This post was written by Rachel Lavender, Metadata Specialist. Rachel has a Bachelors of Public History from the University of Wisconsin – Eau Claire, a Masters of Library and Information Studies from the University of Wisconsin – Madison, and is currently pursuing a Masters in Applied History from George Mason University.

In the early 20th century, Sir Hilary Jenkinson published his Manual of Archive Administration which greatly influenced modern archival theory. Among the arguments that he made are the principle of provenance, the interrelatedness of archival records, the objectivity of the archival record, and the impartiality of the archivist. While the archival field still respects provenance and the interrelatedness of archival records, archivists recognize that neither they or the records that they process and house are impartial or objective. Today, archives and special collections, including George Mason University’s Special Collections Research Center (SCRC) in conjunction with Metadata Services, are examining the way that they describe and catalog archival records.

SCRC recognizes that neither archival records nor archivists are impartial. We all have our own biases both explicit and implicit. Archivists have to make choices during appraisal, description, preservation, and access. While we attempt to make the best choices, there will always be subjectivity at play. With the acknowledgement that we can not create a perfect scenario, we strive to do no harm.

Many of SCRC’s collections were created and/or processed many years ago when some terminology that we now condemn was commonly used. A large number of our collections use language that the creators provided. We have begun a journey of reparation work to better represent marginalized folks in our collections. One of the ways that we are doing this is by creating a form where patrons can let us know when they find terminology in our collections that they find problematic and/or harmful. In this form, the researcher will be able to tell SCRC staff where they found the term, what the term is, and provide any further comments that they might have. SCRC and Metadata Services staff will then be able to review the form submissions and make thoughtful changes as seen fit. SCRC and Metadata Services staff have also been combing through digital collections records stored in LUNA, our digital content management system. When Library of Congress subject headings don’t provide appropriate terms for archivists to utilize, staff will consult other ontologies such as the Homosaurus and terms curated by the University of British Columbia X̱wi7x̱wa Library.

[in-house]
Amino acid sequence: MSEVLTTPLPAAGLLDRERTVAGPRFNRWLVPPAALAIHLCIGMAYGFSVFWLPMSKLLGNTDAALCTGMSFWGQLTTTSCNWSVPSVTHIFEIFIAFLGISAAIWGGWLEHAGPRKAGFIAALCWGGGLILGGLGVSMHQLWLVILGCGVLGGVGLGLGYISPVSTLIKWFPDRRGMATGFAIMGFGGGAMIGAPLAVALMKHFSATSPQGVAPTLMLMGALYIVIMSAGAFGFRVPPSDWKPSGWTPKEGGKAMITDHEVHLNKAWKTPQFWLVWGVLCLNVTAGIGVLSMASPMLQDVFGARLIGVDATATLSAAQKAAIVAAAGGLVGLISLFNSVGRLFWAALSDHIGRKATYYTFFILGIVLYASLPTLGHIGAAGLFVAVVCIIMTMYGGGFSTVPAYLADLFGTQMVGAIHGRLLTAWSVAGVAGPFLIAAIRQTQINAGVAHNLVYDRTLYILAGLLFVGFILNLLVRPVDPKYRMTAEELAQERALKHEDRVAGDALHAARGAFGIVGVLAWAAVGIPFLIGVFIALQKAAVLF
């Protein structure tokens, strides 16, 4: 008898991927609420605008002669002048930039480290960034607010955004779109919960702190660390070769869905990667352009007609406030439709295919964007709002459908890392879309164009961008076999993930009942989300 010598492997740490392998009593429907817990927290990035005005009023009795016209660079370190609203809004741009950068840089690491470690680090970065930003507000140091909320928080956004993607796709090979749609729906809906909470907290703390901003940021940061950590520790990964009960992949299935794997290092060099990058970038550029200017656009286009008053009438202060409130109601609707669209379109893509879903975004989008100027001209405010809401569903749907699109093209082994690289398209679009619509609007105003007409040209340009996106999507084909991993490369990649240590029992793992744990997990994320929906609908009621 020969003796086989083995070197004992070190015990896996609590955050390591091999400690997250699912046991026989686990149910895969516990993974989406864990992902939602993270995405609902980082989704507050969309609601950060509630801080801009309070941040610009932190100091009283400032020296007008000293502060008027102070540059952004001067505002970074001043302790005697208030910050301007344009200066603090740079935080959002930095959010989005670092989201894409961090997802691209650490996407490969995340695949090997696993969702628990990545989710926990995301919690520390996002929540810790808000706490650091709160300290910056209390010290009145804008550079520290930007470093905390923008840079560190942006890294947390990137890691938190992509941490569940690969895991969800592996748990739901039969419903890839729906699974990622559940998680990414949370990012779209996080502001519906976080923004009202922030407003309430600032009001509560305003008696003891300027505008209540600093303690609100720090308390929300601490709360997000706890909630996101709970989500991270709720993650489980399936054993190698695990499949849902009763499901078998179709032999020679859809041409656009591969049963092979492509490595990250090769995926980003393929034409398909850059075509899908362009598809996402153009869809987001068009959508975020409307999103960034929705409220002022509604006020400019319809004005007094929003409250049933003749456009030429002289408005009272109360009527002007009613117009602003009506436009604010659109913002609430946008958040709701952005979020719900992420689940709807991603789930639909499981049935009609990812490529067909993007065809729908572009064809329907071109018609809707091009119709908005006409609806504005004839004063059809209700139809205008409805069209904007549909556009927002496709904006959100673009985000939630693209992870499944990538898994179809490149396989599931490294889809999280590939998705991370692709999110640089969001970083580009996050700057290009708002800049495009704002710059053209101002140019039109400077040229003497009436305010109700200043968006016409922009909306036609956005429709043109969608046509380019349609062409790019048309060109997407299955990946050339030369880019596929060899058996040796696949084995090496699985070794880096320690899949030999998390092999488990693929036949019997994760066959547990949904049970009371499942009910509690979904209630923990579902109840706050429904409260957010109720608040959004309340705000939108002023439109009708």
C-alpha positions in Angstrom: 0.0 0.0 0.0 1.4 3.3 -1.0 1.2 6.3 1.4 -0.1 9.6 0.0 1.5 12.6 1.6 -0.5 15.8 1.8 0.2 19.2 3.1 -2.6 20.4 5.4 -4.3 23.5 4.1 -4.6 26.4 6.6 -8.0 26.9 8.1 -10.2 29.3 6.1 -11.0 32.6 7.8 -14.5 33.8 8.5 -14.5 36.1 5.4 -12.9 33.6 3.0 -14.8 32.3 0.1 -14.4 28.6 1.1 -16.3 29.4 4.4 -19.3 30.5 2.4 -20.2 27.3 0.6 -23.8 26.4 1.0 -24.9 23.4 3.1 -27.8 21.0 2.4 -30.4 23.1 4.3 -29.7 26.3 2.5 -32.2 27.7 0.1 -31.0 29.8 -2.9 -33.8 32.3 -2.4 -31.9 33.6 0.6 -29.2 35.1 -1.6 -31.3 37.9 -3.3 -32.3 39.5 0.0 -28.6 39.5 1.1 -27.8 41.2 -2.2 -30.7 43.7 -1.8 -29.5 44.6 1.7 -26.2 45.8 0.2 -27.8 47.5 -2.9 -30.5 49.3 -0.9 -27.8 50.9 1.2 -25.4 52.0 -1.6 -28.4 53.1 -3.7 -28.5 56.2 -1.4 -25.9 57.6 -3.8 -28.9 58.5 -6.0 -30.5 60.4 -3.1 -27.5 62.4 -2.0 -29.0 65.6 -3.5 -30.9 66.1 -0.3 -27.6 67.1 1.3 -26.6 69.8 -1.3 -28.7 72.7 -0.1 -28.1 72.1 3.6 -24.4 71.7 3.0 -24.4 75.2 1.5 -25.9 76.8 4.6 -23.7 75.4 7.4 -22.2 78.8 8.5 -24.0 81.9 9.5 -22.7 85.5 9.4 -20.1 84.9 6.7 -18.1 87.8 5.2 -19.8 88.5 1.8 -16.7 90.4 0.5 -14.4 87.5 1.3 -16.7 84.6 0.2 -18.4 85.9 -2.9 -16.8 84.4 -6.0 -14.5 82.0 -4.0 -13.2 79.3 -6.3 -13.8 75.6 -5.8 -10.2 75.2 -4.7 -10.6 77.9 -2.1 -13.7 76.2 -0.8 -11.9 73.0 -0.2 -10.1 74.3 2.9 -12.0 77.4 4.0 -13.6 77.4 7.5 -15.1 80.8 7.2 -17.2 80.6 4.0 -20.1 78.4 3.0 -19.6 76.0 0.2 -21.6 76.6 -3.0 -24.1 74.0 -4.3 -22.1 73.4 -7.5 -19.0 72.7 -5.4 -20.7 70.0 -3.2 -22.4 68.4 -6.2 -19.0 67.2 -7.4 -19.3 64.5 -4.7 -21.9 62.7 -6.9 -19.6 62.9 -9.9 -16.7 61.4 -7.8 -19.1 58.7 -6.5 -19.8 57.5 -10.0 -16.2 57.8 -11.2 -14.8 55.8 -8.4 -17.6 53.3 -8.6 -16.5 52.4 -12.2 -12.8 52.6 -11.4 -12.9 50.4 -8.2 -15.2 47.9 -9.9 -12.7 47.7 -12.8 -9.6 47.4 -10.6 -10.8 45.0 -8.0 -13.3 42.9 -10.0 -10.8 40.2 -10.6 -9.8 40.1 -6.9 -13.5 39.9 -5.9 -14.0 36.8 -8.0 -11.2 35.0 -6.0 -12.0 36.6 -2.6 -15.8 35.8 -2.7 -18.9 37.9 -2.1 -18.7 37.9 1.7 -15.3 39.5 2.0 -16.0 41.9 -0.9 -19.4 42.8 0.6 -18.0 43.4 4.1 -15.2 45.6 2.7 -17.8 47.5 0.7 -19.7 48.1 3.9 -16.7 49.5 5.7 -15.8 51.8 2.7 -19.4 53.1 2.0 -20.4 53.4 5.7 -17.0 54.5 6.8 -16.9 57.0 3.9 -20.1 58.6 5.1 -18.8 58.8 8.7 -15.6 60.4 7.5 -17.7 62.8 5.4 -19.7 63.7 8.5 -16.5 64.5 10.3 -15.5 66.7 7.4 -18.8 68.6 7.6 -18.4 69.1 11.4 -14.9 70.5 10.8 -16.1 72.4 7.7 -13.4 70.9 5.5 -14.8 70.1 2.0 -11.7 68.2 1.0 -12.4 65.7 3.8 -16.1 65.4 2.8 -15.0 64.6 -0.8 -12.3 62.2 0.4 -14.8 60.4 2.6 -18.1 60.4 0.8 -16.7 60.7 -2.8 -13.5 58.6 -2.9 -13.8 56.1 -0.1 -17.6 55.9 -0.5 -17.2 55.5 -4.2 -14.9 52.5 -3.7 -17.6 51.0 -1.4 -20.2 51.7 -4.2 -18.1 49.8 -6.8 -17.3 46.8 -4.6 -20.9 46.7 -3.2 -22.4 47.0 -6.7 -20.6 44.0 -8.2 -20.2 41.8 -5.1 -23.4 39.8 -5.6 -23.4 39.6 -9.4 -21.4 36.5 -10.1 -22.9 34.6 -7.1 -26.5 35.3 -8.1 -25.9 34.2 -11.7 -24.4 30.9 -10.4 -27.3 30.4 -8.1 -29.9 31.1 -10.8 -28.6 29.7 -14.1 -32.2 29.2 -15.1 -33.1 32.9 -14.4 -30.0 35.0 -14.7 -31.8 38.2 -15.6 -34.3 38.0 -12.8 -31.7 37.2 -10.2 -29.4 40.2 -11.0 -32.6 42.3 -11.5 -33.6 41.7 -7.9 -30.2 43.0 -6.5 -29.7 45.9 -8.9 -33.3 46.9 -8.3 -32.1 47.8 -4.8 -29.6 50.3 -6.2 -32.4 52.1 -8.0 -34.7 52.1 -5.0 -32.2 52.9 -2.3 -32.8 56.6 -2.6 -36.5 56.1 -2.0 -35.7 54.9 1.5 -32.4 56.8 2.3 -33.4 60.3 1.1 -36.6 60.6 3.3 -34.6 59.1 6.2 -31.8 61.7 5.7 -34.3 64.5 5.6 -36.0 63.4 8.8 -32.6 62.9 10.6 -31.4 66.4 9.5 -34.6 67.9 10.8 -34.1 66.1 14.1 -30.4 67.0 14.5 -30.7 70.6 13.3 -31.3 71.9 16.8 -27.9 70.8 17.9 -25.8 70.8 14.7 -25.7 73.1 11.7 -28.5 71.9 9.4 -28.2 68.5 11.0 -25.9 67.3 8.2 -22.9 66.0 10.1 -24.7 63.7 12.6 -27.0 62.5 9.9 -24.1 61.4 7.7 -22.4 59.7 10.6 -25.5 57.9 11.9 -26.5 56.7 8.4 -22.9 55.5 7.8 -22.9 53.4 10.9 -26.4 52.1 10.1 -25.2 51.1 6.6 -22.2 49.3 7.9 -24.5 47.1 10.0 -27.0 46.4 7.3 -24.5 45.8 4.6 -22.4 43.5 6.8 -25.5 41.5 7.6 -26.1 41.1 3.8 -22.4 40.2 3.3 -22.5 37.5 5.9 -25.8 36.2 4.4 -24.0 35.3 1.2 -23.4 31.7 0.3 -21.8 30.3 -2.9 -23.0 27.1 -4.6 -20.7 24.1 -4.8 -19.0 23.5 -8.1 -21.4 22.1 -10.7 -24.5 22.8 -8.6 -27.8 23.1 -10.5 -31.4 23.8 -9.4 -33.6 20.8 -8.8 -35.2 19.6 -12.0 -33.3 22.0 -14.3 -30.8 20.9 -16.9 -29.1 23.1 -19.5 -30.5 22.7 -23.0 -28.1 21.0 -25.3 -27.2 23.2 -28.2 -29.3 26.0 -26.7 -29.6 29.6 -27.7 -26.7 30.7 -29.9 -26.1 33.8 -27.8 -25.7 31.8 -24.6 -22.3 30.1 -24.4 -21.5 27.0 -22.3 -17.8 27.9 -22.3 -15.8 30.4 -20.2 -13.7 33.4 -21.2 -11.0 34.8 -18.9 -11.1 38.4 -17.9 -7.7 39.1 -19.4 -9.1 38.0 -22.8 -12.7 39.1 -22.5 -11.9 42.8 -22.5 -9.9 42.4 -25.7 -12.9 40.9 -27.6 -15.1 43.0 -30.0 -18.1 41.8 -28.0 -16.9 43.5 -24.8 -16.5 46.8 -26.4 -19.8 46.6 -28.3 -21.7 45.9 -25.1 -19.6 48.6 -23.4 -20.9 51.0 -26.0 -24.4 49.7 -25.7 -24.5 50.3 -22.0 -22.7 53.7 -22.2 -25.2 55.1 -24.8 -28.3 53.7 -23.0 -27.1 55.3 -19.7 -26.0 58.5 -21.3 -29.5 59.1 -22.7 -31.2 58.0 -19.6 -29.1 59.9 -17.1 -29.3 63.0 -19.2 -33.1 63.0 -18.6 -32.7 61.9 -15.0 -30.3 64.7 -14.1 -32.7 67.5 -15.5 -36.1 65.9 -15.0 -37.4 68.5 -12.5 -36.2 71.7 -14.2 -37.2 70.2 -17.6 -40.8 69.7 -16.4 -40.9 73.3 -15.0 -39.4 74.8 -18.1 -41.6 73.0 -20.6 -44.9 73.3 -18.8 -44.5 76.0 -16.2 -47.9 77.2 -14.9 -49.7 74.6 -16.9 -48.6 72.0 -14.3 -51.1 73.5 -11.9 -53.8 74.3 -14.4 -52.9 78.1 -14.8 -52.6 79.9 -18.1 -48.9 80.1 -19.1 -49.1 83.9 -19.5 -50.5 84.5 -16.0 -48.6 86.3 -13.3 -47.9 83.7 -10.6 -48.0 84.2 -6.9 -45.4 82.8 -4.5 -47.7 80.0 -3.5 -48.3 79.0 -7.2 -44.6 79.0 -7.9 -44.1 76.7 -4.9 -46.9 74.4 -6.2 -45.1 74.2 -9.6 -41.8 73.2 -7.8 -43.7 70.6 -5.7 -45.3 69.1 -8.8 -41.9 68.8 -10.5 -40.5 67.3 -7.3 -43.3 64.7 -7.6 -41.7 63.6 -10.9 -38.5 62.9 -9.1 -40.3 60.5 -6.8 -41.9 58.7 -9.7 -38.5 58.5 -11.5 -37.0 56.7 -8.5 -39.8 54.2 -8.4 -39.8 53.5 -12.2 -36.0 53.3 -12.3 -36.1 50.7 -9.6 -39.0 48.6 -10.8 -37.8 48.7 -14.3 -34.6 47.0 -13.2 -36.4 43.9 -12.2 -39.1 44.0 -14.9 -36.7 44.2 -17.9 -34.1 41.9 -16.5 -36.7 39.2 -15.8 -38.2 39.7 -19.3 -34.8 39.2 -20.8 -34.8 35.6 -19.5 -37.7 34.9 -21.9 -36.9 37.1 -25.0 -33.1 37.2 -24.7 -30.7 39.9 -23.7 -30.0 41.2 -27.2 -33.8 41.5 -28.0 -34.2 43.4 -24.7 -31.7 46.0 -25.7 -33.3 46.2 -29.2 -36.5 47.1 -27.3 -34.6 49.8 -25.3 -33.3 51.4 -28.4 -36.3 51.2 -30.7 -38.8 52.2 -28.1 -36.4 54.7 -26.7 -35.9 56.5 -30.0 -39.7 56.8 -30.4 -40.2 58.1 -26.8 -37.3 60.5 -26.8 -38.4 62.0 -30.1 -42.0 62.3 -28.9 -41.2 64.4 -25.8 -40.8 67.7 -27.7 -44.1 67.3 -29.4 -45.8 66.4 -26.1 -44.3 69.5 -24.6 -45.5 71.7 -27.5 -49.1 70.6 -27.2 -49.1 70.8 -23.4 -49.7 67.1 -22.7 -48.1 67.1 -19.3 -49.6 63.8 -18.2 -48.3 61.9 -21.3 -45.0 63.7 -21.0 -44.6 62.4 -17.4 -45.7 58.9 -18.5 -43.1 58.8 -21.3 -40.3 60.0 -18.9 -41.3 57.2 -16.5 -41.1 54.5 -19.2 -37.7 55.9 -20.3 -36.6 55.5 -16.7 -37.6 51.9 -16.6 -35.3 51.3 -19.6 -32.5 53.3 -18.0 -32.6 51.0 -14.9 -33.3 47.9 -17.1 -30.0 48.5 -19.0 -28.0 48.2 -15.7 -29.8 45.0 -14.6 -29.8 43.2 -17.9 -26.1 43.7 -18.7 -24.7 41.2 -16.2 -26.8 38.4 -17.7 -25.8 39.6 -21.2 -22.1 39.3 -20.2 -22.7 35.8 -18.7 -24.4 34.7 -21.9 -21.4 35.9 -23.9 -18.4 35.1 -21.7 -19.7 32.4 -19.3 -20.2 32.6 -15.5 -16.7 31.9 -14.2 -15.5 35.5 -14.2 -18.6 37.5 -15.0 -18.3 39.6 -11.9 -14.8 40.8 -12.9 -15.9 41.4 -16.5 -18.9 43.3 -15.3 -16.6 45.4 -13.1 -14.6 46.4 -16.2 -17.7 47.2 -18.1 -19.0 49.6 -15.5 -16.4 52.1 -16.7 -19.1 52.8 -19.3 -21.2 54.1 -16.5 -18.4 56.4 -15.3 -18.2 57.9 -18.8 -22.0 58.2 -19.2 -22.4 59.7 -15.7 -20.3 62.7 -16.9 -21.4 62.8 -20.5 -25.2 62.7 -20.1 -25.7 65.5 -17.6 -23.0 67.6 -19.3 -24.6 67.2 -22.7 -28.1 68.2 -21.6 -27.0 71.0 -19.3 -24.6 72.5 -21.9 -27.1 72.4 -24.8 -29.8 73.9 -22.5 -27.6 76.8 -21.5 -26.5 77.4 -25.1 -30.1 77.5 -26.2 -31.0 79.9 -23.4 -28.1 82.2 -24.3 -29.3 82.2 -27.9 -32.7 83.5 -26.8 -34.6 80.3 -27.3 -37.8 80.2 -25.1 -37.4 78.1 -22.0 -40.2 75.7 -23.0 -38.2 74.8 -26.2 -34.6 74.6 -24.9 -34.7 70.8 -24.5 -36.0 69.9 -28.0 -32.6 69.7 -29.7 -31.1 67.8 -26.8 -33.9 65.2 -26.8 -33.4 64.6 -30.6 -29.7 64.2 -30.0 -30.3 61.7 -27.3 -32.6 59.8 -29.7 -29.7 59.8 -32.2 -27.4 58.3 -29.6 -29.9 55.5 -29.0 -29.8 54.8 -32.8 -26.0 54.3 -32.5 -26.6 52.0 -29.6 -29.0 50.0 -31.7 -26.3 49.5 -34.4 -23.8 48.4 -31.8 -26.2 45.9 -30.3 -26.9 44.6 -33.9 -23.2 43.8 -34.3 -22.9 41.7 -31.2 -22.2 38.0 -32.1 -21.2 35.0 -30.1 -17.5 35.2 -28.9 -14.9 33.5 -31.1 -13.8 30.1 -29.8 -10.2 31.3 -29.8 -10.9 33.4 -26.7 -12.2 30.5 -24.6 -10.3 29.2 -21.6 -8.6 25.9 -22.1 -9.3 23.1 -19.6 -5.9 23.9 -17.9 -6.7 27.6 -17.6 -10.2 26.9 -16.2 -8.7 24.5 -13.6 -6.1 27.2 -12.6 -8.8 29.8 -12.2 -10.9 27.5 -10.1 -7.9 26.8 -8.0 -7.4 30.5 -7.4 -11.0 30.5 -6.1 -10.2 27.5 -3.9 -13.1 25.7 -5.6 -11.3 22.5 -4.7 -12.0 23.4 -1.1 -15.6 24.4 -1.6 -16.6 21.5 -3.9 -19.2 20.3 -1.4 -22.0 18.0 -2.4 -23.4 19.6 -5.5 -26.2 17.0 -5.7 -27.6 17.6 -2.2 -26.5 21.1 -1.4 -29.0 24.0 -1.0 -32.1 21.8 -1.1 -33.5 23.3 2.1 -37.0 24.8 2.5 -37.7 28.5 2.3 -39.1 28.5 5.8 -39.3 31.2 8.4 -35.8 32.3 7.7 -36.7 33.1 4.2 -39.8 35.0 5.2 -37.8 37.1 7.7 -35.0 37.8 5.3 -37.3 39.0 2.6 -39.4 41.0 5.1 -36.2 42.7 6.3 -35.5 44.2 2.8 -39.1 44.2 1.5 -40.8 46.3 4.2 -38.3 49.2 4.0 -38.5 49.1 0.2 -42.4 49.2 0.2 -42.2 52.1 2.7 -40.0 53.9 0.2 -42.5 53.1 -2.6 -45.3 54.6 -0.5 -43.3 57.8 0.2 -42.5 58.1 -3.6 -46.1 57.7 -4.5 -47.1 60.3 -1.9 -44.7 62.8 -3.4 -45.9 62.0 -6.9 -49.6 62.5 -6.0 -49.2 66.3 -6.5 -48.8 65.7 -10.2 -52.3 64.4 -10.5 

Examples from LUNA that will be examined during the reparative workflow.

The George Mason University SCRC recognizes that like other archives and special collections across the country, we have work to do. Archives contain a great deal of power and have the ability to do considerable good or bad. We will continue to try to better ourselves and will look to other major universities and archives across the world to increase our awareness of the increasing amount of reparations projects being conducted.

Follow SCRC on Social Media and look out for future posts on our FacebookInstagram, and Twitter accounts.  To search the collections held at Special Collections Research Center, go to our website and browse the finding aids by subject or title. You may also e-mail us at or call 703-993-2220 if you would like to schedule an appointment, request materials, or if you have questions. Appointments are not necessary to request and view collections.

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